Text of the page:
The dream of most business owners is to build their businesses so that they are stable enough to thrive even without the owner there to oversee all the work and key decisions.
But most of us business owners (myself included) are control freaks, so we find letting go of decisions and responsibility tough. (This is often one of the hardest behaviors to get our business coaching clients to change -- that of intelligently and incrementally letting go of direct control for areas of their businesses.)
One important tool to help you grow your comfort level with empowering your team to own functions of the business is to make sure sound internal controls are in place in the business.
"Controls" are specialized systems inside your company that protect it from poor decisions and careless behavior. They include things like your operational checklists, your marketing calendar, and your new hire on boarding process.
But as a growing business you need to balance off the benefits of implementing intelligent internal controls with the extra friction and red tape more structure can bring.
Here are five simple action steps for you to immediately upgrade your business's existing controls.
1. Eliminate or amend wasteful controls you currently have in place.
Examples of wasteful business controls include: requiring the business owner to sign off on all purchasing decisions no matter what the amount; requiring staff to generate reports that don't create value for the business or influence decisions of the management team; not allowing front-line employees to make simple decisions that thrill customers yet don't cost the business too much money.
Pause for a moment right now, and list possibly wasteful controls you currently have in place along with how you can eliminate or improve them.
2. Review your financial controls, and (ideally) get a trained expert to help you easily upgrade them.
This is one area of your company that you should likely increase the level of controls you have in place and that you follow.
One statistic that we quoted in our recent book, "Scale: 7 Proven Principles to Grow Your Business and Get Your Life Back", was from the Association of Certified Fraud Examiners.
In 2010, they reported that 42 percent of fraud cases happened in privately held companies with fewer than 100 employees, with the average fraud continuing for 18 months before it was even discovered. In case you're wondering, the median loss in these fraud cases was $231,000. Hence my suggestion that you pay close attention and upgrade your financial controls, which most small and medium-sized companies are lax with.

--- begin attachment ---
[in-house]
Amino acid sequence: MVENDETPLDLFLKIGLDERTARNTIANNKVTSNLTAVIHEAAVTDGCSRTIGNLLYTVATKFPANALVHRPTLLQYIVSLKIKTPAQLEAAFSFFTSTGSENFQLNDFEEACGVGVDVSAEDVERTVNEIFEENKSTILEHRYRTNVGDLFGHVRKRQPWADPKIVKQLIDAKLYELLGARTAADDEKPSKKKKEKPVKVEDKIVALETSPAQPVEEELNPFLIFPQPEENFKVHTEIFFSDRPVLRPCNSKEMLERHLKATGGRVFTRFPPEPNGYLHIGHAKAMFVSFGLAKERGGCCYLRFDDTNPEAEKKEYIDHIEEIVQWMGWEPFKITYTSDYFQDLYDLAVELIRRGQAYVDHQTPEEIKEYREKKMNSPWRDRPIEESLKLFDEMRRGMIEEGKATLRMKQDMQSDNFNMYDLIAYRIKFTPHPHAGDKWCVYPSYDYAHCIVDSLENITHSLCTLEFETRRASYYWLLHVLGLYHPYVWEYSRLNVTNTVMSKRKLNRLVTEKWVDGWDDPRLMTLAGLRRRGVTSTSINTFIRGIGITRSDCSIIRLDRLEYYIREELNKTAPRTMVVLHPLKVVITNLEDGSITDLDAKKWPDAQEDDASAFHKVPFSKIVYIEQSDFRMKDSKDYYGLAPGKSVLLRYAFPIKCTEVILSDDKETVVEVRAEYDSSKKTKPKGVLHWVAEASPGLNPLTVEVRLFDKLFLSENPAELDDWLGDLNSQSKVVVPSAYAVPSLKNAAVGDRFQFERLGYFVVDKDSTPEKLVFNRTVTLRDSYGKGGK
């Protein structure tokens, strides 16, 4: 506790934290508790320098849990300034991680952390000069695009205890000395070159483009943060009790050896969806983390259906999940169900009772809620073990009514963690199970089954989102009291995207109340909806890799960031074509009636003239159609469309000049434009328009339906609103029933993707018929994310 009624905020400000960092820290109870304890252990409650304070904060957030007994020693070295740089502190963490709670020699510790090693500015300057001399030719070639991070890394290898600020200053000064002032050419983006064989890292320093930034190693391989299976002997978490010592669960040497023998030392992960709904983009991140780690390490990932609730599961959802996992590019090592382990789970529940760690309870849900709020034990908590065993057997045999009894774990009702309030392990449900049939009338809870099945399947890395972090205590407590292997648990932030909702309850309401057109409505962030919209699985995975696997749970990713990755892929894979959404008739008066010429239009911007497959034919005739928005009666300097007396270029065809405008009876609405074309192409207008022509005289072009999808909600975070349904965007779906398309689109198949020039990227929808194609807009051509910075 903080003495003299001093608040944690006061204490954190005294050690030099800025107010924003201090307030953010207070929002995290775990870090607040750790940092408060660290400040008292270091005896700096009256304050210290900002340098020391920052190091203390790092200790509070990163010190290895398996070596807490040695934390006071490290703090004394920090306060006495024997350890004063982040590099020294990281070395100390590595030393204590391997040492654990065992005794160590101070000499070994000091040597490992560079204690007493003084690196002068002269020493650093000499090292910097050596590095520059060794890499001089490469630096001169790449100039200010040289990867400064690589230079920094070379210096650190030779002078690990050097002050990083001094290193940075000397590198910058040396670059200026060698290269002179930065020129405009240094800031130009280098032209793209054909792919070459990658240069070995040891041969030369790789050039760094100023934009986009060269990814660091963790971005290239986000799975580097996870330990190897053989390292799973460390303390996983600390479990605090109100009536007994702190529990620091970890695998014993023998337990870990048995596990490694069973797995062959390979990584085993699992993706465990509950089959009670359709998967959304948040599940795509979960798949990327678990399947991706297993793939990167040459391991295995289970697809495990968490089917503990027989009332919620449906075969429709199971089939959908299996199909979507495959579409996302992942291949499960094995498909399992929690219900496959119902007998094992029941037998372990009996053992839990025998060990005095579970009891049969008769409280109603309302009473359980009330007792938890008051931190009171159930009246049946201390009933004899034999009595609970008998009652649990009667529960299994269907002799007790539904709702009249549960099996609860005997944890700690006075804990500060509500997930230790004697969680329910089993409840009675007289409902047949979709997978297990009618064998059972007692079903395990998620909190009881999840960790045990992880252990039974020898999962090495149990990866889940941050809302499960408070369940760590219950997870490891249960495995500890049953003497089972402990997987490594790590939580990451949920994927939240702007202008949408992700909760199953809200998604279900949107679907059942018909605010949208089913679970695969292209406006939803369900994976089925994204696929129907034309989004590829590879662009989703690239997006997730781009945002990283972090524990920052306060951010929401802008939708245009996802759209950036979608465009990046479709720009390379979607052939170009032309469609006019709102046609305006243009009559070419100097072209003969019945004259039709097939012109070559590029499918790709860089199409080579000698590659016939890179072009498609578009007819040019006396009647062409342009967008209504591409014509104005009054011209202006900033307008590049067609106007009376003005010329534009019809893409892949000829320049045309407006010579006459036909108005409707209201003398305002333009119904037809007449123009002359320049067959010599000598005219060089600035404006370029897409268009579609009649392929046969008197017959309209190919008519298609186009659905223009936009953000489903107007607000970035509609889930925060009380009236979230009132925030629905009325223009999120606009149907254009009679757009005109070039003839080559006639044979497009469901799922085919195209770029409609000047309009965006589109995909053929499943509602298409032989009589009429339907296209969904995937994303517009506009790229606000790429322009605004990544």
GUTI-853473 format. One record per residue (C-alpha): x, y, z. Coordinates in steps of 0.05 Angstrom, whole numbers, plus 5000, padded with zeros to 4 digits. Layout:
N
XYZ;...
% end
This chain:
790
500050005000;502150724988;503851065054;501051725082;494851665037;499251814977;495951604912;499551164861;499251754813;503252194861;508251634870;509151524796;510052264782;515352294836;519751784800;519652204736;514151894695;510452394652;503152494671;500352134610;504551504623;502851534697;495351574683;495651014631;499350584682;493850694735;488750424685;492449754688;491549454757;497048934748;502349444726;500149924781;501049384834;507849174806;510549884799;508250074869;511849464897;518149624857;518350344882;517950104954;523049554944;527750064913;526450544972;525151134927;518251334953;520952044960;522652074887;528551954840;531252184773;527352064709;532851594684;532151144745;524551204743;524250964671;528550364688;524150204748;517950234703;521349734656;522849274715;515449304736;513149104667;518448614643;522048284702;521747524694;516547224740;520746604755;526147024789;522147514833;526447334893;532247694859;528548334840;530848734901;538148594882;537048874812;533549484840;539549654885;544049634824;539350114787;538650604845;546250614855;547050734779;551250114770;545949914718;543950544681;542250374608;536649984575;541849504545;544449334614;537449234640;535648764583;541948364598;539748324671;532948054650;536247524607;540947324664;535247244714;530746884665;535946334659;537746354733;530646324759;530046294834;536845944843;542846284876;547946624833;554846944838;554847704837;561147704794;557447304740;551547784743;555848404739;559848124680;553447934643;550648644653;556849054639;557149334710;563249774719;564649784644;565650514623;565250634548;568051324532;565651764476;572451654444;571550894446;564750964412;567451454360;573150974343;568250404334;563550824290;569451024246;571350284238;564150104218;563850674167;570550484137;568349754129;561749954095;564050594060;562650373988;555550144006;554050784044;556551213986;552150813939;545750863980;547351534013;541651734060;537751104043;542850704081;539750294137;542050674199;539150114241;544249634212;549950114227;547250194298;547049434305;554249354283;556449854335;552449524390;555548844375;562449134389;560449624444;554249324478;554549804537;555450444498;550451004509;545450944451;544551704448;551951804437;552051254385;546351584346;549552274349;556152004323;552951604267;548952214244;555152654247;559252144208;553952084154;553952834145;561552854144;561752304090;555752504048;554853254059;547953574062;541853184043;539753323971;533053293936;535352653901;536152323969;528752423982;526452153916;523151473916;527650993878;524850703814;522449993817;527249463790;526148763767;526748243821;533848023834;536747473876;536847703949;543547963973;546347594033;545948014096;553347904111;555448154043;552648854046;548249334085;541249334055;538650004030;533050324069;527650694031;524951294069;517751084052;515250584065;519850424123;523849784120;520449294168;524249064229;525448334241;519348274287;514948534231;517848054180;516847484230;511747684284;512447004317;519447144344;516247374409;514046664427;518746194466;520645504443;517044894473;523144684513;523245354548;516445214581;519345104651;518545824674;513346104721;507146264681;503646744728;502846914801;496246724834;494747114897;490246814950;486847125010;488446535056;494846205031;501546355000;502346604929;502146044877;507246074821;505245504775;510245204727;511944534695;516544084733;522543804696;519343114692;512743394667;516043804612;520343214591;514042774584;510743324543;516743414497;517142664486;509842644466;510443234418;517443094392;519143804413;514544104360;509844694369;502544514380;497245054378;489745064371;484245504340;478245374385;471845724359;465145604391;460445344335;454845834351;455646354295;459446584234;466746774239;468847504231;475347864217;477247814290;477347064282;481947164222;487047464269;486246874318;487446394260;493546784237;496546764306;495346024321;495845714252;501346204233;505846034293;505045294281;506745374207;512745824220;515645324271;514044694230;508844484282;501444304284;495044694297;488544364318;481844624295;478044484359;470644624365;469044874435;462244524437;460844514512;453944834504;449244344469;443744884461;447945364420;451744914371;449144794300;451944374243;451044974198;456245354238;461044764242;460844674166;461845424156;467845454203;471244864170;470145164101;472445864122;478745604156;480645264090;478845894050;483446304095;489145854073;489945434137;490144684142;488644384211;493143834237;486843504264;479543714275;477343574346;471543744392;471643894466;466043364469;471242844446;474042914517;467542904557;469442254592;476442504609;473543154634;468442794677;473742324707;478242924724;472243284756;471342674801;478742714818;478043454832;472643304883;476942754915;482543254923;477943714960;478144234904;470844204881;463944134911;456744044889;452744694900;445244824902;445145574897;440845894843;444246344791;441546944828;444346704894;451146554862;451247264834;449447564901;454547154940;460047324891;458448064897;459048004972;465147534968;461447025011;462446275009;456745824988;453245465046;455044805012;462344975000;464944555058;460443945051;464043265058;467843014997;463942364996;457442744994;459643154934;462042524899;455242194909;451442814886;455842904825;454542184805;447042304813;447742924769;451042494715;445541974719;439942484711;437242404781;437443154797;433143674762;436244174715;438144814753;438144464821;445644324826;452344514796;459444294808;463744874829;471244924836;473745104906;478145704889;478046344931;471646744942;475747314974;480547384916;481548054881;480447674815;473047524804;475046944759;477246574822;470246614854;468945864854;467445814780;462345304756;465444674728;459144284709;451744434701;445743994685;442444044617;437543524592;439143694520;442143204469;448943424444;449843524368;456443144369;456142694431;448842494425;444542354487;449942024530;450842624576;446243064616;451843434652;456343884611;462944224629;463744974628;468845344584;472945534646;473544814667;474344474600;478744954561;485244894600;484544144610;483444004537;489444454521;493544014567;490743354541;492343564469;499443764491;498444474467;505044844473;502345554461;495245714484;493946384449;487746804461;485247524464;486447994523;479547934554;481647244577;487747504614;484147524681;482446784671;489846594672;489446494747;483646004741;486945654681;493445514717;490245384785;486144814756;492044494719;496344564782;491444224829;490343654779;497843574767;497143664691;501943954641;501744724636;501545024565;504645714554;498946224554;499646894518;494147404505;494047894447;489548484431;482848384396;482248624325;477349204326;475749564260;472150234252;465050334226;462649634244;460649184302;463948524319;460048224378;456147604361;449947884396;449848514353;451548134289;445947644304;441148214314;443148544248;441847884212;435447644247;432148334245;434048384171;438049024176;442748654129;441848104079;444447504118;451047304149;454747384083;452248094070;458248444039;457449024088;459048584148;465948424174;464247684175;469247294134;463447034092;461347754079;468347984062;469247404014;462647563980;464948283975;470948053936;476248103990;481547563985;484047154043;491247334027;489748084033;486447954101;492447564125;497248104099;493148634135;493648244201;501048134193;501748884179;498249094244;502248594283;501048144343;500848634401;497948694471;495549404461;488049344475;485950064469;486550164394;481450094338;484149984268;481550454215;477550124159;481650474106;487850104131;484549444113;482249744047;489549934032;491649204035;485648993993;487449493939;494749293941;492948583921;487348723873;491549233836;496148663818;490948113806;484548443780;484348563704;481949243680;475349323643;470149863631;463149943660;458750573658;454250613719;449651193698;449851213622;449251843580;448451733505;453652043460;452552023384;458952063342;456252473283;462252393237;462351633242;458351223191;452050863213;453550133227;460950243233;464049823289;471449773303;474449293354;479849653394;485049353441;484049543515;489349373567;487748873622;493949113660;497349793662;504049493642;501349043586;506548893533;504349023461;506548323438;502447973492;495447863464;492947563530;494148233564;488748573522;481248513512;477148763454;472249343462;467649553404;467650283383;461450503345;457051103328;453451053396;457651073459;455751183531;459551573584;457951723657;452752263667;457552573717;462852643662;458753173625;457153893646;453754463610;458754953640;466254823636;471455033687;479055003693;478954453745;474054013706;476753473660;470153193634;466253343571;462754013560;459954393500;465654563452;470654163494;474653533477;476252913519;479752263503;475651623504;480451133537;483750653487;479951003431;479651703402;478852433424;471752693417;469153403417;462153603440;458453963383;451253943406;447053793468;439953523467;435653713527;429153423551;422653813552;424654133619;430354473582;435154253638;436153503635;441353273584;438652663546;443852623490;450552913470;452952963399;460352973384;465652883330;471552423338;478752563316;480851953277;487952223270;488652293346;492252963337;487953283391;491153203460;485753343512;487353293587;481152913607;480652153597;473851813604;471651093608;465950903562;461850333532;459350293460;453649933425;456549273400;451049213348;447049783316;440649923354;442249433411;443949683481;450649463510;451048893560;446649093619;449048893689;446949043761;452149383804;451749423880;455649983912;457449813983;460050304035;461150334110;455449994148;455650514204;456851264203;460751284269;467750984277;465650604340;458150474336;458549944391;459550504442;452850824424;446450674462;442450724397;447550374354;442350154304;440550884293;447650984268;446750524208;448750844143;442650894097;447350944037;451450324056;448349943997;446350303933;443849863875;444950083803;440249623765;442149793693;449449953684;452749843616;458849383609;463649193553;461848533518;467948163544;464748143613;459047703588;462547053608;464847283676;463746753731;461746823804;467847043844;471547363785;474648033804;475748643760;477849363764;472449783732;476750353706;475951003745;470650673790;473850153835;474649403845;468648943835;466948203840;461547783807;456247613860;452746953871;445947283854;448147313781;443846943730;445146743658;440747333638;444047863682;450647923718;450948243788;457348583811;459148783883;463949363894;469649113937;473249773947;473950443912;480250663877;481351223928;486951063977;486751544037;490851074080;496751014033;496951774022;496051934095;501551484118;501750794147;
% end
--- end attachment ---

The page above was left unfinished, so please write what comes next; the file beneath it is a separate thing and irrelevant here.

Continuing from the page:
You'll likely need outside help in setting these controls up. This can be your CPA or, if you have one, your CFO. They will look at the flow of money through your business and the danger points where your business needs stronger controls in place.
3. Build a clear score board that makes it easy to see the score.
The best controls are there not to "catch" an employee doing something wrong, but rather, they give your employees direct, timely, and useful feedback so they can more effectively self-manage.
So give your pillars of your company (e.g. Sales, Marketing, Operations, etc.) clear score boards to see how things are really going. A visual scorecard will help the people doing the work measure their performance and give management a tool to ensure your business is functioning optimally.
4. Observe which of your current systems your team actually uses, and reformat, redesign, or eliminate the ones they don't use.
Remember, a business control is a subset of a business system, and a system in the wrong format is of no value, even if it could technically work.
Observe your team's behaviors to see if your systems are functional. Behaviors don't lie.
If a system is significant and technically accurate but isn't being used, tweak the format of the system to make it more user-friendly.
5. Push decisions down to the lowest level they can competently be made.
Nothing is more deadening for your team members than requiring them to go to you for decisions they are competent and fully informed to make.
It kills initiative and arbitrarily creates a stifling bottleneck in your business--you!
The more you personally must decide, the more you must keep on deciding.
Your goal must be to create intelligent controls that allow your team to make decisions they are competent to make. But also put safeguards in place so big decisions get well thought out before it's too late to change them.
For more ideas on growing your business, including a free tool kit with 21 in-depth video trainings to help you scale your business and get your life back, click here.